The height of leaf peeping

Published 11:17 pm Friday, October 11, 2019

Next week thought to be prime time for local fall leaf coloring

 

A summer of consistent rainfall means trees are primed for a fall color show on par with most years.

Minnesota Department of Natural Resources central region forester Andy McGuire, based out of St. Paul, said trees rely on consistent rainfall and temperature to keep the process of photosynthesis going. When they thrive all year, the carotenoids and anthocyanins — two of four main groups of biochemicals responsible for the colors we see in tree leaves — ”really pop” as the leaves begin to change.

Carotenoids are responsible for many of nature’s yellows and oranges, and anthocyanins are responsible for reds and purples in leaves, according to the DNR’s Fall Color Finder.

McGuire said he believes next week to be prime time for leaf viewing in the area. The Fall Color Finder’s time frame for most of southern Minnesota’s peak colors is from late September to mid October. As of now, between 50% and 75% of the trees have begun to change and are changing.

“This time of year down south is definitely when they should be turning,” McGuire said.

Consistent, colder temperatures can also help the trees change, as that cold triggers the trees to know that fall is coming, he said.

Sumac leaves provide pops of red in a palette of varied yellows at Myre-Big Island State Park. – Sarah Kocher/Albert Lea Tribune

“Without those cold temperatures, they’ll still change, but maybe not as consistently together,” McGuire said.

A hard freeze, on the other hand, can have a negative effect on fall color, rushing the tree to brown.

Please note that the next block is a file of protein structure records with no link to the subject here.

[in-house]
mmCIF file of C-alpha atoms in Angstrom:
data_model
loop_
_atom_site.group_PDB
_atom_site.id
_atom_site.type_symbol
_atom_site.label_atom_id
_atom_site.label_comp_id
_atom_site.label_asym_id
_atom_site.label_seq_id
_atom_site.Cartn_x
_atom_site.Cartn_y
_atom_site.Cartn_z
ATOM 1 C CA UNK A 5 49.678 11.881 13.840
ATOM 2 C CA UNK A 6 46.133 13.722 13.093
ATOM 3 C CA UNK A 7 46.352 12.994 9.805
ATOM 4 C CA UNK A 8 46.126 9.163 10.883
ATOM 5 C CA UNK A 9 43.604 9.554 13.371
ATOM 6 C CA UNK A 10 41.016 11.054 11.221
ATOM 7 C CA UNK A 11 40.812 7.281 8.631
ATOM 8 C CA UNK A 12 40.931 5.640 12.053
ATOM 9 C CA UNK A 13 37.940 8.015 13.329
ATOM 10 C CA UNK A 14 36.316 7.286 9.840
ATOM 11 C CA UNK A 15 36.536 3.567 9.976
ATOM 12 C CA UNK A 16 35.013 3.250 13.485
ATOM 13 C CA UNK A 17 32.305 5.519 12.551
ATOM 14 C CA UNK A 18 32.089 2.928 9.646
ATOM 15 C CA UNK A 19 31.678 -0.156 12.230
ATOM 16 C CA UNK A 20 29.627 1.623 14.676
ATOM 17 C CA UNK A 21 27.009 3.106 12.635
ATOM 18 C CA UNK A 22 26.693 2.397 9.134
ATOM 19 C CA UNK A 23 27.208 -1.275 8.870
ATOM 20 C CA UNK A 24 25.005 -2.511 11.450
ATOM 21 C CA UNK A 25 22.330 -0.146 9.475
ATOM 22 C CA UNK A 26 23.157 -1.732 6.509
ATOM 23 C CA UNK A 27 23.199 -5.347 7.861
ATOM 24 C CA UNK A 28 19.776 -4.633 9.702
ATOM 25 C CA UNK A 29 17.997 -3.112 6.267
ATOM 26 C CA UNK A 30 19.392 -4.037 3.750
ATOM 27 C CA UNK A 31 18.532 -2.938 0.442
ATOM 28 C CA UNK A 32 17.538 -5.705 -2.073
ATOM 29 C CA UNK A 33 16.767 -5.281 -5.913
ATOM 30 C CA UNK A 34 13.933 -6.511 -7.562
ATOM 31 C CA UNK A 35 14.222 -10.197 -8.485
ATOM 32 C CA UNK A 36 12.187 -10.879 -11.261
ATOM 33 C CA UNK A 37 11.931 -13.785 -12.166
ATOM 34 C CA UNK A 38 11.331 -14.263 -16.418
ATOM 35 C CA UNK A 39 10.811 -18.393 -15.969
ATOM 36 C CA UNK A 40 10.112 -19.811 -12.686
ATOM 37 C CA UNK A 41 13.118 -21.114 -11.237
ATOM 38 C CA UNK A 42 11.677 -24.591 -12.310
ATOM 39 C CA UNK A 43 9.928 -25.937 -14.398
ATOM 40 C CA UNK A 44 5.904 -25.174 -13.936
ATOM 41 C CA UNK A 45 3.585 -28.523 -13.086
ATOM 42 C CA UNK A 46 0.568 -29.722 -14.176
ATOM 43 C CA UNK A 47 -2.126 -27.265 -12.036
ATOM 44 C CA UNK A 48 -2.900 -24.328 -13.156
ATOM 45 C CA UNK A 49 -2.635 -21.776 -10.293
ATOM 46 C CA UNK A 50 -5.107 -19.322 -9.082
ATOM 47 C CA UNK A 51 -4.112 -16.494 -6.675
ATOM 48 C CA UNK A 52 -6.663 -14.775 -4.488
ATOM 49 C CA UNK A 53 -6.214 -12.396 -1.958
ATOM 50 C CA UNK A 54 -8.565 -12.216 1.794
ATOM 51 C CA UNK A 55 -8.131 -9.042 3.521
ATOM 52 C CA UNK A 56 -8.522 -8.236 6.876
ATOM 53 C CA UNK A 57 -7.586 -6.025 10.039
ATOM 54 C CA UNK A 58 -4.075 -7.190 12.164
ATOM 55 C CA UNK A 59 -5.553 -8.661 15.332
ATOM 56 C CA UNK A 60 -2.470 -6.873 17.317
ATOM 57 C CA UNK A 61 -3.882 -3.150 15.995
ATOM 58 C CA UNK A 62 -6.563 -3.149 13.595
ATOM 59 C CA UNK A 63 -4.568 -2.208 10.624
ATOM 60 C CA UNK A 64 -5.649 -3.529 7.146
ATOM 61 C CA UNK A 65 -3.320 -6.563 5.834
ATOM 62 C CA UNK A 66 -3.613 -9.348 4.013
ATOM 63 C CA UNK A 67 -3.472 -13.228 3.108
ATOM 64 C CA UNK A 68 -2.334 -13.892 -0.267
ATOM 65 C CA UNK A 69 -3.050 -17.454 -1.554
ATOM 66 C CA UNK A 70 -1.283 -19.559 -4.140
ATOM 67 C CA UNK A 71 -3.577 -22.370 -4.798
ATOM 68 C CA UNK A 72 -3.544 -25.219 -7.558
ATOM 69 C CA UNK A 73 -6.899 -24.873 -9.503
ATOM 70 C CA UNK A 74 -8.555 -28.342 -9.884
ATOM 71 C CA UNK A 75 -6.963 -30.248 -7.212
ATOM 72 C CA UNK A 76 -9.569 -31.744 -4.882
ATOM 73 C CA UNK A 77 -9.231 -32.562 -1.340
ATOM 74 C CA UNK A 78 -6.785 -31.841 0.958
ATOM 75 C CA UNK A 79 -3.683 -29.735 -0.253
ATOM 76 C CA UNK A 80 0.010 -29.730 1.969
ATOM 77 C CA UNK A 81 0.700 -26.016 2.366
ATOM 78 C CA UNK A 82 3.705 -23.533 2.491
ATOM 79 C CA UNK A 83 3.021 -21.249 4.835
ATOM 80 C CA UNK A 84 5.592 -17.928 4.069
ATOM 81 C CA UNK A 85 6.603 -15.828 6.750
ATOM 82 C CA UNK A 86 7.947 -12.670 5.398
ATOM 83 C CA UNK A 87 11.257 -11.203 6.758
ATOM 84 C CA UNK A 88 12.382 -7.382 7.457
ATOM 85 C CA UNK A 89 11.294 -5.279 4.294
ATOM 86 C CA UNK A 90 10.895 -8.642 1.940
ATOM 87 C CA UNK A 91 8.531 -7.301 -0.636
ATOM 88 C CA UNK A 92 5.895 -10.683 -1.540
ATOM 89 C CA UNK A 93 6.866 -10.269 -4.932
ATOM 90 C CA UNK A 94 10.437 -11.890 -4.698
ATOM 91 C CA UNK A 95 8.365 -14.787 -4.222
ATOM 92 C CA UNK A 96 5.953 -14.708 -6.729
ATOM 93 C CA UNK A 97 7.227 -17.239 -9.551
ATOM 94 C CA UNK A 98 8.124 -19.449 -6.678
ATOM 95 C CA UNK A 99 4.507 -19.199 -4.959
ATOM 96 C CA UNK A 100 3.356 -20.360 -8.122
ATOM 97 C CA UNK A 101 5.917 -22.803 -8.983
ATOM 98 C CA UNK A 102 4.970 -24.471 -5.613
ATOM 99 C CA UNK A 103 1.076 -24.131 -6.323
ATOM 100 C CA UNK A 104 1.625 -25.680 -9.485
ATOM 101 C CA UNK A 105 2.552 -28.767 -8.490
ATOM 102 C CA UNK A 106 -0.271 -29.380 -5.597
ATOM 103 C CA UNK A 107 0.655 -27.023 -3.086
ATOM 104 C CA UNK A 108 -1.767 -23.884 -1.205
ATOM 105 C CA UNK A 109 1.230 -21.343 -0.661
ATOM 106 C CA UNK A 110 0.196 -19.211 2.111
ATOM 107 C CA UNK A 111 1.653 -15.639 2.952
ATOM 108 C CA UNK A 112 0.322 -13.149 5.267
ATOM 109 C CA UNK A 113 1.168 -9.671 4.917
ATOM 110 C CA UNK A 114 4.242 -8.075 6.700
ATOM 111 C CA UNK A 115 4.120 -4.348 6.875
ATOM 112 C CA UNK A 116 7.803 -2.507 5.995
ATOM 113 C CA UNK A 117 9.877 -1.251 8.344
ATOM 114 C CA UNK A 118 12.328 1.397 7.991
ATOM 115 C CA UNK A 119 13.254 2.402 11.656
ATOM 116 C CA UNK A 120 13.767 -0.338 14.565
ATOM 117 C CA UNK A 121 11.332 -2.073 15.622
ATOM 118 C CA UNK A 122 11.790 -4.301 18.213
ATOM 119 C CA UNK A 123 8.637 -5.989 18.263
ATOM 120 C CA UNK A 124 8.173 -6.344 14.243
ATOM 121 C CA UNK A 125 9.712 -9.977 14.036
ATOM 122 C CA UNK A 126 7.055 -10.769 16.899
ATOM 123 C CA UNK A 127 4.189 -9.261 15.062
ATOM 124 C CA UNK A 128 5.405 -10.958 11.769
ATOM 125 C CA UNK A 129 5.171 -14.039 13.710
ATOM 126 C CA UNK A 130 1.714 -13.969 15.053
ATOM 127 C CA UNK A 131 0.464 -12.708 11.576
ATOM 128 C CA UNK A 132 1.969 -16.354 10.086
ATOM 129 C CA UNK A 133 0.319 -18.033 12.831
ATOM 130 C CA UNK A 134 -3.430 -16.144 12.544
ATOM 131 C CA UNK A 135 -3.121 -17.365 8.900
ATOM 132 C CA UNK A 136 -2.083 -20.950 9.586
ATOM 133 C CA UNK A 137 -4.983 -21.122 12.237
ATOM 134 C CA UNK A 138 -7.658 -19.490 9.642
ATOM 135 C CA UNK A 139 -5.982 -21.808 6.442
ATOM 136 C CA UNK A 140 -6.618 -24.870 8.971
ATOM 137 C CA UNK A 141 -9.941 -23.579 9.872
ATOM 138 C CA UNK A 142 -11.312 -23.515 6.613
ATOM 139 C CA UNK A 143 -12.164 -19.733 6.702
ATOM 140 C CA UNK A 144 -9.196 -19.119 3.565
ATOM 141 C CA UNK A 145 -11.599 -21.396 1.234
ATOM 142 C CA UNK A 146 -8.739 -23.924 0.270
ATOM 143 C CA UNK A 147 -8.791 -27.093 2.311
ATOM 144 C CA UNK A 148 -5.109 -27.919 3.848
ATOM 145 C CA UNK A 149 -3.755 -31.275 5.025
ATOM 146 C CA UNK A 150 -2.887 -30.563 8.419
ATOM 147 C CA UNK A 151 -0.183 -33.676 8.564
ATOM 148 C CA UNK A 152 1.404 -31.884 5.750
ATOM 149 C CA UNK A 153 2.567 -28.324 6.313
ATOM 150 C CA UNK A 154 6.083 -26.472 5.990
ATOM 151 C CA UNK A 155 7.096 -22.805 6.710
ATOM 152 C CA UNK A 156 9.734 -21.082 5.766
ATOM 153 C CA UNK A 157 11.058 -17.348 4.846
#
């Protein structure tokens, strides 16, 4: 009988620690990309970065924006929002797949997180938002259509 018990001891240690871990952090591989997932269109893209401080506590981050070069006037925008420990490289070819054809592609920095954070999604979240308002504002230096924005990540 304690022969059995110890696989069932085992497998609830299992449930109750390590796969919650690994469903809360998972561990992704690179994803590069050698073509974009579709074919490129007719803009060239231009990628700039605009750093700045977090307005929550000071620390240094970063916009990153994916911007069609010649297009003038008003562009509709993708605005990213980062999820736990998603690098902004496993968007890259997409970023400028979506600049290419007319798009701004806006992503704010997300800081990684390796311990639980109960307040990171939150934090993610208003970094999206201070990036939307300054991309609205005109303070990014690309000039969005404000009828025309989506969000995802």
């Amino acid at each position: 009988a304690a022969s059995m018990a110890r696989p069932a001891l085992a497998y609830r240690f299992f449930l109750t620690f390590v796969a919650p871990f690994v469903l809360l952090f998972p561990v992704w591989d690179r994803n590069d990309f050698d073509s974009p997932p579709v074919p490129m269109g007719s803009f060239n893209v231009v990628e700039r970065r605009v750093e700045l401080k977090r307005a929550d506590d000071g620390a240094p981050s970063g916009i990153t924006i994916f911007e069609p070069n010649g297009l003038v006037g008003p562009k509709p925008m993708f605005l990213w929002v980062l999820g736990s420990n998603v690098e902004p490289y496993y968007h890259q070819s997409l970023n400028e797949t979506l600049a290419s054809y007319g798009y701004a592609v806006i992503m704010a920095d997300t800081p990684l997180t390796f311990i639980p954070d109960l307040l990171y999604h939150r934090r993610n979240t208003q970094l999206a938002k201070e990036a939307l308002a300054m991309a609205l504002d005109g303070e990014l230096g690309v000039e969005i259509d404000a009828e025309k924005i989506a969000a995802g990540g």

“The hard freeze will really kind of just trigger that tree to shut down rather than changing slowly,” McGuire said.

 

Reds, yellows and oranges — oh my!

The DNR tracks fall color viewing for Minnesota’s state parks. Below are some area state parks and their current state of color as reported on the DNR’s Fall Color Finder website.

Myre-Big Island State Park

• Open spots around Albert Lea Lake provide a panorama of turning trees.

• The one-mile Big Island Trail will showcase the maple and basswood trees in the park.

• Maples are on display at the picnic grounds and White Fox campground.

Minneopa State Park

• The oak and aspen trees are turning. Yellow and orange feature.

• The observation platform can give visitors a peek at trees across the lake.

Rice Lake State Park

• The trees are beginning to turn, though silver maple, ash and walnut trees have begun dropping their leaves.

• Staff recommends heading to the Minneopa Creek falls, picnic area, River Bluff Trail, Seppmann Mill Trail, bison range and hiking trails.

A maple loses its leaves at the White Fox campground in Myre-Big Island State Park. – Sarah Kocher/Albert Lea Tribune

 

About Sarah Kocher

Sarah covers education and arts and culture for the Tribune.

email author More by Sarah